I’m used to writing about how so many dogs get left behind in shelters because they’re too old, disabled, missing a limb, not cute enough, or just because there aren’t enough people wanting to adopt dogs. It’s part of the basic vocabulary of writing about dogs or cats or other kinds of animals, but it can be really disheartening to write over and over again. So it was something of a relief when I came across a story that reverses the theme. Last week, Petaluma Animal Services posted the following announcement on its Facebook page:
No dogs in our kennels today for the happiest reason there is — everyone got a home. Kitty lives inside, so he’ll be in our dog training office lounging on his multiple beds, and playing with 400 toys. We’re off to visit our rescue partners so we can pick up some cuties to bring to Petaluma. Meanwhile, we’re thrilled to be a no-kill shelter who runs out of dogs, and has to post signs like this.
That was Thursday, Sept. 25, so by now, the kennels are probably filling up again. The sad underbelly of a story like this is that there's always more dogs to fill the kennels back up again. Just last night, Petaluma Animal Services posted these pictures of three new arrivals.
We hope these three and the others arriving with them will find new homes soon, but it's good to know that for however briefly, the kennels were empty and quiet because the dogs had found homes.
"We like to look at this as sort of like a crummy summer camp that'll just be a memory for them," training center director Valerie Fausone told a reporter from TV station KTVU. "Here, shelter means shelter. It doesn't mean you have six days to find yourself a home or get killed."
If you watch the interview, Fausone seems almost giddy about the empty cages, and it's hard to blame her. No matter how well you run a shelter, it's never going to be able to compete with a real home. Even with the best intentions and full resources, it's hard to raise a shelter above the level of just being a "crummy summer camp."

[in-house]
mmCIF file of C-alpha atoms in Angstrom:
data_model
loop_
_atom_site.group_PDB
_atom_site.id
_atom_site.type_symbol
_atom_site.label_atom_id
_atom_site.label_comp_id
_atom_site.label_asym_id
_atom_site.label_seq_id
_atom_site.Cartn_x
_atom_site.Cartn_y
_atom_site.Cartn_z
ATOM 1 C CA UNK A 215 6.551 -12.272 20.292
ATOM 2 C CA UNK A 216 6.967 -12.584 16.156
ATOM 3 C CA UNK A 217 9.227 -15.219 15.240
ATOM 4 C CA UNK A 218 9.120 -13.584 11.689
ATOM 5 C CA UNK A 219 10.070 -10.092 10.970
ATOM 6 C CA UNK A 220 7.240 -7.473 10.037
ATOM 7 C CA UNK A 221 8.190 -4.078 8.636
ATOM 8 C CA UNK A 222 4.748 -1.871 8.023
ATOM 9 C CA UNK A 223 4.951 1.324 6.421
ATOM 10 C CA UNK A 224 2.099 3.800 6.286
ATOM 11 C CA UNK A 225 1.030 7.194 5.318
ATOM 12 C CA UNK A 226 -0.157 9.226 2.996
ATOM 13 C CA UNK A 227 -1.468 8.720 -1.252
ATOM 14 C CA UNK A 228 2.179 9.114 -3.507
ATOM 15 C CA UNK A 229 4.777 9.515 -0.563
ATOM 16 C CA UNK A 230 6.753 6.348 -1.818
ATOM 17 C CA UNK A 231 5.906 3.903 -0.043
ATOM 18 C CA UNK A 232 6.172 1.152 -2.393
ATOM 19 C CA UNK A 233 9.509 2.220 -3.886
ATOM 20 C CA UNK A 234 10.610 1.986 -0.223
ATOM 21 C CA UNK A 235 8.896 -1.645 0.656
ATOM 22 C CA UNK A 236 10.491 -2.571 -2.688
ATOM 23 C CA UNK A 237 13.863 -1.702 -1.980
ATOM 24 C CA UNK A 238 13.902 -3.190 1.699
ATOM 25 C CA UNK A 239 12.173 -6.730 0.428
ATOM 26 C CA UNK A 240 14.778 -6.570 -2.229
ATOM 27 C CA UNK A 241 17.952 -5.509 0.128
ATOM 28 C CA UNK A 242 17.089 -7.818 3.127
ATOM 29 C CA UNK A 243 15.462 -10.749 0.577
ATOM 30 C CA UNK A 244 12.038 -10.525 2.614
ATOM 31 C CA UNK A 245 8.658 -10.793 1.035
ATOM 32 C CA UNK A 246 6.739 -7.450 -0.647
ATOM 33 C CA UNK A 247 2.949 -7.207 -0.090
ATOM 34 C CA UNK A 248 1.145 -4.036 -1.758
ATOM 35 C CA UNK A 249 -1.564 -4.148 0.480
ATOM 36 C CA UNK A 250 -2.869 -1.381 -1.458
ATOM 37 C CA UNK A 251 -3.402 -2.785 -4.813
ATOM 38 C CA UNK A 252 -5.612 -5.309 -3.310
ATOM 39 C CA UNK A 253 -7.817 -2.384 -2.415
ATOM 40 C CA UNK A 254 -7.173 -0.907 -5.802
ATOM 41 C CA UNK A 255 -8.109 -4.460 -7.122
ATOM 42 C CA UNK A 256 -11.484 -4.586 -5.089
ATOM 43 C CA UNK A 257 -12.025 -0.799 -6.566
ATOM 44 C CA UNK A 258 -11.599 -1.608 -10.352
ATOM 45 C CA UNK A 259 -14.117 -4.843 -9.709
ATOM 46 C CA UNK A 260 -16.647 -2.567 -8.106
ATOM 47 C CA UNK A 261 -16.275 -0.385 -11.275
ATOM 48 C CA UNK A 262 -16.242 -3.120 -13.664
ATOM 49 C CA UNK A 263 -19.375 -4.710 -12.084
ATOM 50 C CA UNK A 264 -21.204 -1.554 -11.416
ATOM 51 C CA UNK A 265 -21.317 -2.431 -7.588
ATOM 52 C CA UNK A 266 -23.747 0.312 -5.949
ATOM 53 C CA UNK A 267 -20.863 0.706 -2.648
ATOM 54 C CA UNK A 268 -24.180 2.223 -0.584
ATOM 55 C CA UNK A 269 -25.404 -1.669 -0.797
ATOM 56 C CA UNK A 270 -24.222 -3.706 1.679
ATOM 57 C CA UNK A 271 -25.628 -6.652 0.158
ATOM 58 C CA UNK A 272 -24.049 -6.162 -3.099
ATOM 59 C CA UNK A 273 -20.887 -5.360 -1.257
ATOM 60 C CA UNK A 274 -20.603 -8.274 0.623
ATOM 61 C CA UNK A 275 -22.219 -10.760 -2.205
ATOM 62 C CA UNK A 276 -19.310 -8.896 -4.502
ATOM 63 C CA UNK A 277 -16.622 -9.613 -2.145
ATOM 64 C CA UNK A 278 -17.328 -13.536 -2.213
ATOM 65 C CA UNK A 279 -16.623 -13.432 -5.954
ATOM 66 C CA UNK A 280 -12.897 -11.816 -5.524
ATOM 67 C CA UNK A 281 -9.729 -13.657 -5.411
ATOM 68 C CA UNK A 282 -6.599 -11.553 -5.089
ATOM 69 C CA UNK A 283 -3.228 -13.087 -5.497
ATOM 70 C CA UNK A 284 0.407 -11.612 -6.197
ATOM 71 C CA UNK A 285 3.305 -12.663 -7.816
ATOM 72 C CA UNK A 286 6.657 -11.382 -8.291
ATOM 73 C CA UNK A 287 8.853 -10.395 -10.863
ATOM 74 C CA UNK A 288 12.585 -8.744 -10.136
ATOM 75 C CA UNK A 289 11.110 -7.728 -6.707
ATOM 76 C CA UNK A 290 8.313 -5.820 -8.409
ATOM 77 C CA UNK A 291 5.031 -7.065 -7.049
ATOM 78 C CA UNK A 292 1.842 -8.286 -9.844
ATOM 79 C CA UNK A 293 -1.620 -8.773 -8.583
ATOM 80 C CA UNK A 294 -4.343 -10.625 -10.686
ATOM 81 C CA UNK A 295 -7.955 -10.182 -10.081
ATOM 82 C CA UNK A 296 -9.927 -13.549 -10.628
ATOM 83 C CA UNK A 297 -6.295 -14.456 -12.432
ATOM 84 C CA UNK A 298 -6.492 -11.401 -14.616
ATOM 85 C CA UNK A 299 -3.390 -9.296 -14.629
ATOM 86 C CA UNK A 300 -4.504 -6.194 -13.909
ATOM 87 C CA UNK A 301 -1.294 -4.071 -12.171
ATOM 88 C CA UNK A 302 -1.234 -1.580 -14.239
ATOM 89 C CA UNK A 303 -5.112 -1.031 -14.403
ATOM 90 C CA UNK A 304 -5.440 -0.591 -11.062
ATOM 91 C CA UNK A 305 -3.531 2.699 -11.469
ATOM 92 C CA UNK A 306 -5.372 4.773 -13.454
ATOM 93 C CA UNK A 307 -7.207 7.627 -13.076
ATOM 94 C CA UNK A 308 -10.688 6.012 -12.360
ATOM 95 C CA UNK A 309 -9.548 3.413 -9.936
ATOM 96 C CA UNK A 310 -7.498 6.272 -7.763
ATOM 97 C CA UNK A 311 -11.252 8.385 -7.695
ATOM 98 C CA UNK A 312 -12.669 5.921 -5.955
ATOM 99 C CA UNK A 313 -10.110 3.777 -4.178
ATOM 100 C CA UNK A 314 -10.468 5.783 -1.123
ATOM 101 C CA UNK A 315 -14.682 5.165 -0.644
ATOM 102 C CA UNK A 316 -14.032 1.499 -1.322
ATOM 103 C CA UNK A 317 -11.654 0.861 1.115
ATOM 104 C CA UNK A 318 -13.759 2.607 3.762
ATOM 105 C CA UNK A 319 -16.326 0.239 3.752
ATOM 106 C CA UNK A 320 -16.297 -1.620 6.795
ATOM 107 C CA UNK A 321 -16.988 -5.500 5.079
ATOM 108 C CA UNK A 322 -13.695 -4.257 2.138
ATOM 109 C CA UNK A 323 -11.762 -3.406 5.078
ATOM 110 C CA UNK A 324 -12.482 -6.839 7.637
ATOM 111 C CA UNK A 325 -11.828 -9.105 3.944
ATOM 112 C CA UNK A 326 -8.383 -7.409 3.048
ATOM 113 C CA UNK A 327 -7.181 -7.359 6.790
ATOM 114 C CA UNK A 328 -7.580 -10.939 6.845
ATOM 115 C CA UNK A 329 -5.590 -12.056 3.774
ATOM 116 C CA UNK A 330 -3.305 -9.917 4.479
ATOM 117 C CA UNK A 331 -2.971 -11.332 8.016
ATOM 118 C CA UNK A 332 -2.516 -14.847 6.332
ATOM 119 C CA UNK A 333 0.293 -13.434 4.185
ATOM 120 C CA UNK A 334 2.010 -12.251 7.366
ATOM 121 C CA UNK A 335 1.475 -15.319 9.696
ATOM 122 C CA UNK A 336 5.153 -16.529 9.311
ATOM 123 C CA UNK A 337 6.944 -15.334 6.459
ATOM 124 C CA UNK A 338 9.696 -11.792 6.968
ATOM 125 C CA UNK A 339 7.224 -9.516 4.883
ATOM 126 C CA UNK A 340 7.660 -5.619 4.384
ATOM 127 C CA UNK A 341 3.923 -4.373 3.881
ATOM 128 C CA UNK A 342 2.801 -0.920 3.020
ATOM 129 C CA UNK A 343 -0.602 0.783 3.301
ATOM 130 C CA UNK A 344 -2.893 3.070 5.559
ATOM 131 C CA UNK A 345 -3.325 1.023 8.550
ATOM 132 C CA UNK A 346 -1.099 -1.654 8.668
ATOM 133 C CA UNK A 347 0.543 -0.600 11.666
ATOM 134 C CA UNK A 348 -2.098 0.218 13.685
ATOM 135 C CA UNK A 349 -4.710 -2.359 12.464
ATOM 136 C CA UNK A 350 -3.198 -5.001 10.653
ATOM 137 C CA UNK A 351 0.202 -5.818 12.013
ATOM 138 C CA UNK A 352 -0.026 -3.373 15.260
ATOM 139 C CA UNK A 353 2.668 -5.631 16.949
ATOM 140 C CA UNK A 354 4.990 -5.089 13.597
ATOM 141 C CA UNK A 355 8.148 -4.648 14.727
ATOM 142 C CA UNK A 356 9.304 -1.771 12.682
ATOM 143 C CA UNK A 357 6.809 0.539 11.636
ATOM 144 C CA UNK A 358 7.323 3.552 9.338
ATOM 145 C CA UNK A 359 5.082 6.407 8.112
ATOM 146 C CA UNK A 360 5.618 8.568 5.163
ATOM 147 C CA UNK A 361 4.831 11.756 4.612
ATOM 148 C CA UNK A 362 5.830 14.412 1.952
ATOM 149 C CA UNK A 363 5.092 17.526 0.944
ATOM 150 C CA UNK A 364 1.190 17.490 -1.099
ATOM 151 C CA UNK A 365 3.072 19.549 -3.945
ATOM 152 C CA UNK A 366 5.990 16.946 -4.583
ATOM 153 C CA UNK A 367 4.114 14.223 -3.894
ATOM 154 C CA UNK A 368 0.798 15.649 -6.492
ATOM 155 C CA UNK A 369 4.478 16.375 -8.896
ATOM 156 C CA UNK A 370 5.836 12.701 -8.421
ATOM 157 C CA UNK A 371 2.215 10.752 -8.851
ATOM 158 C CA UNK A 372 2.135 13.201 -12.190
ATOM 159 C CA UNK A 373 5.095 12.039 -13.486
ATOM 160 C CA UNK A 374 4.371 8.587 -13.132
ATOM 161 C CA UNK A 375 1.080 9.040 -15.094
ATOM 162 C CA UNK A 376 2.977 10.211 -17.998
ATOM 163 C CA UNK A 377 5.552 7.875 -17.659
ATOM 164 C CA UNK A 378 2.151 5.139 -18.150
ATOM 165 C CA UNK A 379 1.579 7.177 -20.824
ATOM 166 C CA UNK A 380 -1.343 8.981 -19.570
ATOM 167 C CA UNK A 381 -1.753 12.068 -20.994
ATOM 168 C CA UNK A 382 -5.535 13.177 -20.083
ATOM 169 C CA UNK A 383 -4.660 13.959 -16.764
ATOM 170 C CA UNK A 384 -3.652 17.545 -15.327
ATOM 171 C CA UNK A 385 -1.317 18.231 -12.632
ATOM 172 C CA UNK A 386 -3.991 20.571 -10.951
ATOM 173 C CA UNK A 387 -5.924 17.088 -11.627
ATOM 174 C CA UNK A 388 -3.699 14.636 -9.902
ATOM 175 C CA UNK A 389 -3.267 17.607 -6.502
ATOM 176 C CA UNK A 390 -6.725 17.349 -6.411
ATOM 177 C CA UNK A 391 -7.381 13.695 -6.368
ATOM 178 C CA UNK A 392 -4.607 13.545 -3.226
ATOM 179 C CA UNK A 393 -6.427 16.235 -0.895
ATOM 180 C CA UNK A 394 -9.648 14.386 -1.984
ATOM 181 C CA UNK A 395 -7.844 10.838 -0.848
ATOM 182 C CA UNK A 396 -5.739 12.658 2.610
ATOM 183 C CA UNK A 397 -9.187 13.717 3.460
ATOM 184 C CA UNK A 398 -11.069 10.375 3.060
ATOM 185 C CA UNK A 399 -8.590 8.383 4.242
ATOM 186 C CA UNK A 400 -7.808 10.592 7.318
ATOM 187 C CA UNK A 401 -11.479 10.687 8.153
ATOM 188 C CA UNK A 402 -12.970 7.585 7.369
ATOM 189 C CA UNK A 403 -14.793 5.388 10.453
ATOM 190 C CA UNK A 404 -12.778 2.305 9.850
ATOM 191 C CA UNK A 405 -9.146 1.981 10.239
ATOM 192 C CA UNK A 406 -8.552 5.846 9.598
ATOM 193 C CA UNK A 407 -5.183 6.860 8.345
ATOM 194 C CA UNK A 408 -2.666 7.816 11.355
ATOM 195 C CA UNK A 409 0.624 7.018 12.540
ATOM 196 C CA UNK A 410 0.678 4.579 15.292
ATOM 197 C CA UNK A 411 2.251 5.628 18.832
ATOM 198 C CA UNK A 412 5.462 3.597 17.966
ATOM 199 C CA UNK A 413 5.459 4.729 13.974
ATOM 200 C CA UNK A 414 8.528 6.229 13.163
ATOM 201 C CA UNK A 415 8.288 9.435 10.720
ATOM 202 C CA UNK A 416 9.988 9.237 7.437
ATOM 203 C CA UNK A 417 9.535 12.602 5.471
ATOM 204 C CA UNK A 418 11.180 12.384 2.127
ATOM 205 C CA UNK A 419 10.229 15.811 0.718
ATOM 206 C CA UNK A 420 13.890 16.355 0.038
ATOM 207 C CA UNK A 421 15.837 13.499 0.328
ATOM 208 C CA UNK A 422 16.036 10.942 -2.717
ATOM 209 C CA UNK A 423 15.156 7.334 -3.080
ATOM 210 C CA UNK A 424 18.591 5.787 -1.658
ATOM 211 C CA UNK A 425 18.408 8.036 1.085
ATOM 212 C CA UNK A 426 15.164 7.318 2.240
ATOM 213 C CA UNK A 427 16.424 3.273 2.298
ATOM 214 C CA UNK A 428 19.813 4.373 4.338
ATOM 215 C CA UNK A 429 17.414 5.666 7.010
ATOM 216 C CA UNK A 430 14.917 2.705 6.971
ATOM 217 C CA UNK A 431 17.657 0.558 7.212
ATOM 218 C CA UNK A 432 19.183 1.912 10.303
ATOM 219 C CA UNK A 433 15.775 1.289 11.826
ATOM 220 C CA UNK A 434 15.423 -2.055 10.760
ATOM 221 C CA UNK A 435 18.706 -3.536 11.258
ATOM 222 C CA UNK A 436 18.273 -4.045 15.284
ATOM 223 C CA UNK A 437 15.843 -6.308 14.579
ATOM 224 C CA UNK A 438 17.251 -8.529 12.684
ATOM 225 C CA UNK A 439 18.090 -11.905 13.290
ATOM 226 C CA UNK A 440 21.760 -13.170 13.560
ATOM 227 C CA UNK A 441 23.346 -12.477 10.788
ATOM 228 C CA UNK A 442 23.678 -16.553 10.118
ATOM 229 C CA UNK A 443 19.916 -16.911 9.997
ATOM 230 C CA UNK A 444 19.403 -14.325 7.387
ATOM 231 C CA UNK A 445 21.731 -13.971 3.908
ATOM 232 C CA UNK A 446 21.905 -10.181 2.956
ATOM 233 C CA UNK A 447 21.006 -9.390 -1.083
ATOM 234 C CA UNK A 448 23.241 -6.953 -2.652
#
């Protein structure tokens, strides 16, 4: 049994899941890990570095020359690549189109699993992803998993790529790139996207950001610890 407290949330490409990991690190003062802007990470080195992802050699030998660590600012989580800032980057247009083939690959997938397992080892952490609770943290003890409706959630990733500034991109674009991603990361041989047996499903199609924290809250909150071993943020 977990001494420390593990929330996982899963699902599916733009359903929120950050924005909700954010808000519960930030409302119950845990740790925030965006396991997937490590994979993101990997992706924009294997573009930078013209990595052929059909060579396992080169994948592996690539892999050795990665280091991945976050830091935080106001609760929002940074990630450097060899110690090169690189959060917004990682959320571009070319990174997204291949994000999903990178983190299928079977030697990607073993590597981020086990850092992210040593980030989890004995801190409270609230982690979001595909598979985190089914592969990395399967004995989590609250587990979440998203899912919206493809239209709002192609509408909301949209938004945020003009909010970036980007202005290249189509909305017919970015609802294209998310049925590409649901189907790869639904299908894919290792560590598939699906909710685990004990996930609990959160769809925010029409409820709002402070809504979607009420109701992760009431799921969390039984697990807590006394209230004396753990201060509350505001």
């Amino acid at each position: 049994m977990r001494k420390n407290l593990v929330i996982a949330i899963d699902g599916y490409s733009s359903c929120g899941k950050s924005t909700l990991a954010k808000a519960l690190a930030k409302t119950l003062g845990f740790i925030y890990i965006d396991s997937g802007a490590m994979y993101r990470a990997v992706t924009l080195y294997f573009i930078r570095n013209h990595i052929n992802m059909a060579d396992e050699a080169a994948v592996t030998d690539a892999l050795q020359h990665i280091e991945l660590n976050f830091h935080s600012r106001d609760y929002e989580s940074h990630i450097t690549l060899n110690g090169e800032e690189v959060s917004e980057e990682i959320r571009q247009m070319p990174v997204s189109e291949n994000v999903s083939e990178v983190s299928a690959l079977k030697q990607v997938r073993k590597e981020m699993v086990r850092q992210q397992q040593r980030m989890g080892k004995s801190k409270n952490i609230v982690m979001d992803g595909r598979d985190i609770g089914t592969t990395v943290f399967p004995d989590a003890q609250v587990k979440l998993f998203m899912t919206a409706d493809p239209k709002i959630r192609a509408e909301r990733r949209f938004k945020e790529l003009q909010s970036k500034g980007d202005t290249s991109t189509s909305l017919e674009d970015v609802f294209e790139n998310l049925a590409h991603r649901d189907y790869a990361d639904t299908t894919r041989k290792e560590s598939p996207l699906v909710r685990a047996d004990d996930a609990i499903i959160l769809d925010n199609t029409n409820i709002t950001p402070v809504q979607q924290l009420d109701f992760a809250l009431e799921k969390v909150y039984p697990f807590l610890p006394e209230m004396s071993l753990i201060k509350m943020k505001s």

The question lingers, of course: How did the shelter do it? Based on the KTVU report and its Facebook page, all I can say is that I'm not sure. It may have been a fluke, or a special organizing push, but ultimately, it got all the dogs into homes.
I suspect that part of it may have to do with social media strategies. On Facebook at least, Petaluma Animal Services is highly engaged with the community. It updates several times a day, and not only does it show the dogs who need homes, it regularly features updates on shelter alumni, showing how the dogs and cats are doing in their new homes. The people following the page seem highly engaged with the staff and the animals the shelter cares for. (For whatever reason, its Twitter feed seems to have been abandoned since December, however.)
The momentary success seems to have inspired the staff to set new, bigger goals. Specifically, it wants to do the same thing for the shelter's cats:
A moment of empty kennels for our dogs gave us an idea. Popular shelter folklore says, it is impossible to have empty cat cages (due to the numbers of cats). Should we believe this, or attempt it? Should we fail to try, or get busy? You know we like big gnarly goals. This week, we'll be harnessing our resources, putting pen to paper, and hatching a plan. Could there be a day when the news comes to film empty cat cages? What would you be willing to do to help us get it done?
Here's hoping that it can pull that off.
If you live in Northern California near Petaluma and feel inspired to adopt a dog or cat, you can call the shelter at (707) 778-PETS (7387) or email info@petalumaanimalshelter. It also keeps applications online so you can get some of the paperwork out of the way before arriving at the shelter.
Learn more about dogs with Dogster:
- I Hear Gurgling Sounds in My Dog's Stomach; Should I Worry?
- Is It Illegal to Leave Your Dog in a Locked Car?
- What Fruits Can Dogs Eat?